Cattle producers need to keep winter tetany in mind
While many producers are aware of grass tetany, an issue generally occurring in the spring when cattle or sheep are turned out on lush grass or annual cereal forages such as rye, wheat and/or tritcale, University of Nebraska-Lincoln (UNL) Extension Specialists Aaron Berger and Mary Drewnoski remind producers of the threat of winter tetany in upcoming months.
During an episode of UNL’s Beefwatch pocast, Berger explains grass and winter tetany are common names for hypomagnesaemia, a metabolic disorder related to a deficiency of blood magnesium.
“Magnesium is critical for proper nervous system and muscle function,” states Drewnoski, noting cattle with low magnesium may exhibit hyper-excitability, reduced feed intake and muscle twitching, while also appearing to be uncoordinated and walk with a stiff gait.
“Recent forage test results have indicated winter tetany could be a potential issue this year with some of the hay that was harvested this fall,” Berger adds.
Contrary to what many producers may believe, Drewnoski explains winter tetany does not always occur as a result of low magnesium levels in forages fed throughout the winter. Instead, the condition usually occurs when animals are fed forage with high amounts of potassium.
“High levels of potassium can cause low magnesium levels because it interferes with the absorption of magnesium,” notes Drewnoski.
She further notes levels of potassium at or greater than two percent are cause for concern.
“When hay is low in magnesium – less than 0.15 percent – and also low in calcium – less than 0.4 percent – while being simultaneously high in potassium – greater than two percent – tetany is likely to occur,” she states. “Forages likely to cause tetany are often borderline to low in magnesium, with excess levels of potassium. Usually, these forages also tend to be low in sodium content.”
According to Drewnoski, sodium is important in this situation because the mineral is critical in transporting magnesium into cells. Therefore, providing adequate sodium is critical to reducing the incidence of winter tetany.
Preventing winter tetany
In order to prevent winter tetany from occurring, Berger and Drewnoski provide a few tips for producers.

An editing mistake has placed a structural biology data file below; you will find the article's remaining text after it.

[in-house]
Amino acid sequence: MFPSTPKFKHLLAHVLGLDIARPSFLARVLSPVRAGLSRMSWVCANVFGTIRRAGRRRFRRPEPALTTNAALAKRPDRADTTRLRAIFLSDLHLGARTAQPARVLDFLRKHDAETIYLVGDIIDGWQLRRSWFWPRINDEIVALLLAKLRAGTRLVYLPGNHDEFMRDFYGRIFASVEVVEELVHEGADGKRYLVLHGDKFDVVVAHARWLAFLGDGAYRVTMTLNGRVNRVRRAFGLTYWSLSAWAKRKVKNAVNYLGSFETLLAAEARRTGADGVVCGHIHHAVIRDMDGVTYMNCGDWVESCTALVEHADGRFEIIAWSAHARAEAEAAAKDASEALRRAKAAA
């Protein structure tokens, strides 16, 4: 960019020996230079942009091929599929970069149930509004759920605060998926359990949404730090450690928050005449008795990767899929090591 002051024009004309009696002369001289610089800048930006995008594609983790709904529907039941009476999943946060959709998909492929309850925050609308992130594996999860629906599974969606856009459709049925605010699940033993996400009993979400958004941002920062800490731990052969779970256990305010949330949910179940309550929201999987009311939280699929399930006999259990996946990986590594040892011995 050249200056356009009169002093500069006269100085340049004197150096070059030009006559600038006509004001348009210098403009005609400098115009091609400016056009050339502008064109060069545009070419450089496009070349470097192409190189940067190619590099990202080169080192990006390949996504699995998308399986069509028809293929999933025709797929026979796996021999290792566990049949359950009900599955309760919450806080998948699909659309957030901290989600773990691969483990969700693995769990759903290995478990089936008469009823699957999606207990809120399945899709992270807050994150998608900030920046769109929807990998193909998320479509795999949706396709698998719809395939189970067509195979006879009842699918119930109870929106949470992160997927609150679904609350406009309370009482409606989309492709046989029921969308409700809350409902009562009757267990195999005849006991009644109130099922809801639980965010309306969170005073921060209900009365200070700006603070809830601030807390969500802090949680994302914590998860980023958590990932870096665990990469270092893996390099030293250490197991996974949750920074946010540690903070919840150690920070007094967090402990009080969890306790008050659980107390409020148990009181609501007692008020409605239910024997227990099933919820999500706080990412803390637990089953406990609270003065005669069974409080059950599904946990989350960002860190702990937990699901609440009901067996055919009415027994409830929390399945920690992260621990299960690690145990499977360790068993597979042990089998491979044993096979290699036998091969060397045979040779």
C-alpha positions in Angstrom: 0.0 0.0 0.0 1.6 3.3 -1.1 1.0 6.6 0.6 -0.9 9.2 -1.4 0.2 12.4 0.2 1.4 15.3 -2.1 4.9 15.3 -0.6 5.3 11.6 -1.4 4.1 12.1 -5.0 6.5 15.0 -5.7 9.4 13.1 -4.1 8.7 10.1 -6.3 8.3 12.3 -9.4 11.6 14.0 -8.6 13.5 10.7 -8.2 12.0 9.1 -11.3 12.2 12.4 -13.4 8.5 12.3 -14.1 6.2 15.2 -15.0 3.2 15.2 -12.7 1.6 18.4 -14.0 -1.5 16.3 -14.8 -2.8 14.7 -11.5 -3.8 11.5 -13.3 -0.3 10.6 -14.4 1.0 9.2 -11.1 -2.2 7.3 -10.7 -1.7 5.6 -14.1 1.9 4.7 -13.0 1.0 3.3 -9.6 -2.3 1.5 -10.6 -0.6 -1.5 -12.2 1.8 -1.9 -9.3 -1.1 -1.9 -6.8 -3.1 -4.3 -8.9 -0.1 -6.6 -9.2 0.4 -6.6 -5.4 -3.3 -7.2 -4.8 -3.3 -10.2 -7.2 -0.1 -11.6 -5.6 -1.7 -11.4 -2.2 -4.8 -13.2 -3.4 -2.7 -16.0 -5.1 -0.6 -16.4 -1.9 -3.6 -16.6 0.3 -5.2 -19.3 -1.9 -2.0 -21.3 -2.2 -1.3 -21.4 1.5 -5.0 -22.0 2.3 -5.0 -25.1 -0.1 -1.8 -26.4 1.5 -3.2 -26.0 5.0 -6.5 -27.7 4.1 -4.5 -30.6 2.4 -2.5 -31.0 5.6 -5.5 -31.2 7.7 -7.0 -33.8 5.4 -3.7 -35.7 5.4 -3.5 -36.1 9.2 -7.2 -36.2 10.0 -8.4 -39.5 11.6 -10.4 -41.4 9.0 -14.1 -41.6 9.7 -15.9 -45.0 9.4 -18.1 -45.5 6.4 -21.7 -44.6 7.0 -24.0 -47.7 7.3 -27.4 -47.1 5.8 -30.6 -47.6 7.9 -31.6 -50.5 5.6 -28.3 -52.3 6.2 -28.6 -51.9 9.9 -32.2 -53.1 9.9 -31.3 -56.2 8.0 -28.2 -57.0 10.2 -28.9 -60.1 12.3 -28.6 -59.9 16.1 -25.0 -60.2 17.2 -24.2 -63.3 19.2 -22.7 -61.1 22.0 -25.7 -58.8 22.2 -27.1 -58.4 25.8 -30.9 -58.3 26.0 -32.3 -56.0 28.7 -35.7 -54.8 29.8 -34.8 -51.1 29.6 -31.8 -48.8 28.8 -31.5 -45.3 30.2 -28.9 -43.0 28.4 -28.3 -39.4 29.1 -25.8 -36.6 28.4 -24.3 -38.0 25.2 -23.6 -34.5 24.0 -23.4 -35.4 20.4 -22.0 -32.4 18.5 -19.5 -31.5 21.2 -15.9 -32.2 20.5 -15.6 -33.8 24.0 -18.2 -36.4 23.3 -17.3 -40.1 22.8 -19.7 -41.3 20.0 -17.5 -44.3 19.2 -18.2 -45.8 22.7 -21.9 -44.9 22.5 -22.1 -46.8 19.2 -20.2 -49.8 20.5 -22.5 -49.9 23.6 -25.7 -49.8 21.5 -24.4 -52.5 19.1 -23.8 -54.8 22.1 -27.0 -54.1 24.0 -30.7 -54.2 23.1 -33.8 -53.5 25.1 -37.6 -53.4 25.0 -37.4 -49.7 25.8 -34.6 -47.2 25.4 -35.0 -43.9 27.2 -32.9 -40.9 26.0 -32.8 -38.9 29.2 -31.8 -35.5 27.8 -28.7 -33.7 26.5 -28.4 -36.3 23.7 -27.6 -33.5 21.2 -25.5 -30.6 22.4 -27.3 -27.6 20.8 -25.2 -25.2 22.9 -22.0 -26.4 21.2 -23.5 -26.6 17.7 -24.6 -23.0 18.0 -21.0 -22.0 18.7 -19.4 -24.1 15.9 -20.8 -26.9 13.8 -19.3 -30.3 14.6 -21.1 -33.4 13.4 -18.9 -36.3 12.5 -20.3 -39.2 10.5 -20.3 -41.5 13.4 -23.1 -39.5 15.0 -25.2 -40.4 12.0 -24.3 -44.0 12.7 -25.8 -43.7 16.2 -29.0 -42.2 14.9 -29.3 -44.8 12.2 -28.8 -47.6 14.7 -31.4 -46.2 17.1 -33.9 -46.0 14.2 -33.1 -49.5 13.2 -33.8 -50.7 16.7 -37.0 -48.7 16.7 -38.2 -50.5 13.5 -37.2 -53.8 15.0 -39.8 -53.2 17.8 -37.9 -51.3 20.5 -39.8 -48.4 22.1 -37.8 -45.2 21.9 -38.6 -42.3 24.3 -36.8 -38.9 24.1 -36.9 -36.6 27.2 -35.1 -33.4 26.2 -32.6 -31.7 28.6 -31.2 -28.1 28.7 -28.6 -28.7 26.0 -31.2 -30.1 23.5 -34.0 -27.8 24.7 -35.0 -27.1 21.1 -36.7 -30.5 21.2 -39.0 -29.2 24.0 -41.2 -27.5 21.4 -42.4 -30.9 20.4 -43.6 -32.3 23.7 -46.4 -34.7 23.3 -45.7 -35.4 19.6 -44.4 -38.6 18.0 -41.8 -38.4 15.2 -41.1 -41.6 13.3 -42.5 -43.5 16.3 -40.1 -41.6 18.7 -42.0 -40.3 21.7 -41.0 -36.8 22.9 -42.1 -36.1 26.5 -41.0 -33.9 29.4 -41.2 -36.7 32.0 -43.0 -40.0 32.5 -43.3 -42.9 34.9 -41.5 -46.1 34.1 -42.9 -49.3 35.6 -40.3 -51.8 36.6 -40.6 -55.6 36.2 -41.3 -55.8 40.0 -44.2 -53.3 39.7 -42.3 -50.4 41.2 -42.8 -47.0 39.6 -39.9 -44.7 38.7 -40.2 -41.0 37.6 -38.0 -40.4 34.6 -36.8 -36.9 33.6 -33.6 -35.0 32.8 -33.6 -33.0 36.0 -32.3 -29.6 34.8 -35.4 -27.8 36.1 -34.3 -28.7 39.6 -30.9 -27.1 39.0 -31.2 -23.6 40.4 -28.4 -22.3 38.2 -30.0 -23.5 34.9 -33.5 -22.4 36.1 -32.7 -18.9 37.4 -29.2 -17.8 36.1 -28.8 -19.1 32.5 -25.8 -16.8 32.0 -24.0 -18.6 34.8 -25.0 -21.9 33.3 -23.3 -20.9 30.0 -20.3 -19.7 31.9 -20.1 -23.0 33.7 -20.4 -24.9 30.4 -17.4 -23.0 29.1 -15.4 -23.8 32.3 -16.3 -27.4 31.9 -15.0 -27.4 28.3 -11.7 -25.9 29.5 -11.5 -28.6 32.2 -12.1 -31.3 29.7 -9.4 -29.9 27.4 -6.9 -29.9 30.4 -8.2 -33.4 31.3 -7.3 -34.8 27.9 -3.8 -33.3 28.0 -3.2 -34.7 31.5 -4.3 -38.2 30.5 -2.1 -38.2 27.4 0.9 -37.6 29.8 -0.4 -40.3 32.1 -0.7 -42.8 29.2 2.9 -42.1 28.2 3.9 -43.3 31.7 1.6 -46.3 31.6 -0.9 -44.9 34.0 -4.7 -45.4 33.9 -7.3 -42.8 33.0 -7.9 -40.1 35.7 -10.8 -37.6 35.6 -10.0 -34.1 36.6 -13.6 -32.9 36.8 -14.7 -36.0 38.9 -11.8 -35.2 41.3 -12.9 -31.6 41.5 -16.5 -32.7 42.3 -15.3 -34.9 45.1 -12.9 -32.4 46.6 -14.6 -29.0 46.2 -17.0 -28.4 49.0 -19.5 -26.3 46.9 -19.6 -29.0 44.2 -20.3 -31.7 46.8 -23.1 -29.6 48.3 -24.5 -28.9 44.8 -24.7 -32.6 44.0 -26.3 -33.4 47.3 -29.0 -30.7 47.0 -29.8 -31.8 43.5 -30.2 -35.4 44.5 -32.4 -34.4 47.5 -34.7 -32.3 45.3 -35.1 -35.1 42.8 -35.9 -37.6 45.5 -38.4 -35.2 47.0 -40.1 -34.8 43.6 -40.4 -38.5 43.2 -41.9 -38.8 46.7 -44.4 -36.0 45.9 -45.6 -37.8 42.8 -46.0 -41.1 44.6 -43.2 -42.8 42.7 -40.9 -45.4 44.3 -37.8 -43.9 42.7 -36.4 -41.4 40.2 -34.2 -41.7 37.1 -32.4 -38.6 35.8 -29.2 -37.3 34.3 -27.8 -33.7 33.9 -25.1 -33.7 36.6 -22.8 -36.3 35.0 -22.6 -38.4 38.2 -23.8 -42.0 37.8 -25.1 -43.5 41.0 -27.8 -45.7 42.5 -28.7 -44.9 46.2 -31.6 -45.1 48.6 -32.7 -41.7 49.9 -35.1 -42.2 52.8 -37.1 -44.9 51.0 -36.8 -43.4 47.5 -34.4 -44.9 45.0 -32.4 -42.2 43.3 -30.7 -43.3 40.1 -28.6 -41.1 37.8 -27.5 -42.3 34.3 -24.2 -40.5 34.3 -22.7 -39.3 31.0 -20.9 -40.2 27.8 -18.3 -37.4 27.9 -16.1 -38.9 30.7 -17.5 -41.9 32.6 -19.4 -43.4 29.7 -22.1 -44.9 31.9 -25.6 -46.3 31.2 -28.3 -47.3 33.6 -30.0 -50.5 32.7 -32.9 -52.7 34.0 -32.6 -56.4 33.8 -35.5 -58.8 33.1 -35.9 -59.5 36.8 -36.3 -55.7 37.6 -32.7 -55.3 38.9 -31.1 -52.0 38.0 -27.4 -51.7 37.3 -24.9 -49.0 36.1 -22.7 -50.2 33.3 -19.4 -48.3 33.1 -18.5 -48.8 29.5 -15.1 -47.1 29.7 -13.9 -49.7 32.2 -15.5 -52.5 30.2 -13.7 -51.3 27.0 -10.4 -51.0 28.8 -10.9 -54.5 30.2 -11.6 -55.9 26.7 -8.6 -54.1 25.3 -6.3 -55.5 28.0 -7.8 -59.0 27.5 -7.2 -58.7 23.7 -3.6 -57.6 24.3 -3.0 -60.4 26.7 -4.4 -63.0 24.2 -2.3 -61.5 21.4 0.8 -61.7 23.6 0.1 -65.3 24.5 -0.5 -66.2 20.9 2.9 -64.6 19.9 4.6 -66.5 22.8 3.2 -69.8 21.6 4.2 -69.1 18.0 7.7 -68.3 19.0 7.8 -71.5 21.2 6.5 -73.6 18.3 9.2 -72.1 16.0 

First and foremost, the two believe testing hay for mineral concentrations is critical to identify if an imbalance of magnesium, potassium and calcium is present.
“If hay tests low in magnesium and calcium but high in potassium, producers should consider feeding a high calcium, high-magnesium mineral supplement containing salt,” says Berger.
Drewnoski notes the most common magnesium supplement fed to cattle is magnesium oxide, which is bitter and unpalatable.
“We can definitely overcome this,” she says. “In fact, producers can add dried distillers’ grains or soybean meal at the rate of one to 50 pounds of the mineral and salt mix to help increase palatability and intake.”
“In instances where cattle are being hand fed a protein or energy supplement, supplemental magnesium can also be delivered with the feed,” Drewnoski continues. “If this occurs, make sure access to loose salt is also provided.”
Additionally, Berger and Drewnoski encourage producers to examine the concentration of potassium in the mineral supplements they use.
“If feeds are already high in potassium, feeding additional potassium in a mineral only aggravates the problem,” states Drewnoski.
Another option to consider when managing forages high in potassium and low in magnesium, according to the two specialists, is to simultaneously feed hay higher in calcium and magnesium.
“Winter tetany can be an unexpected problem as most producers are not looking for it this time of year,” Berger concludes. “Through forage testing for levels of calcium, potassium, phosphorus and magnesium present, producers can determine if action may be needed to prevent winter tetany from occurring.”
Hannah Bugas is the managing editor of the Wyoming Livestock Roundup. Send comments on this article to firstname.lastname@example.org.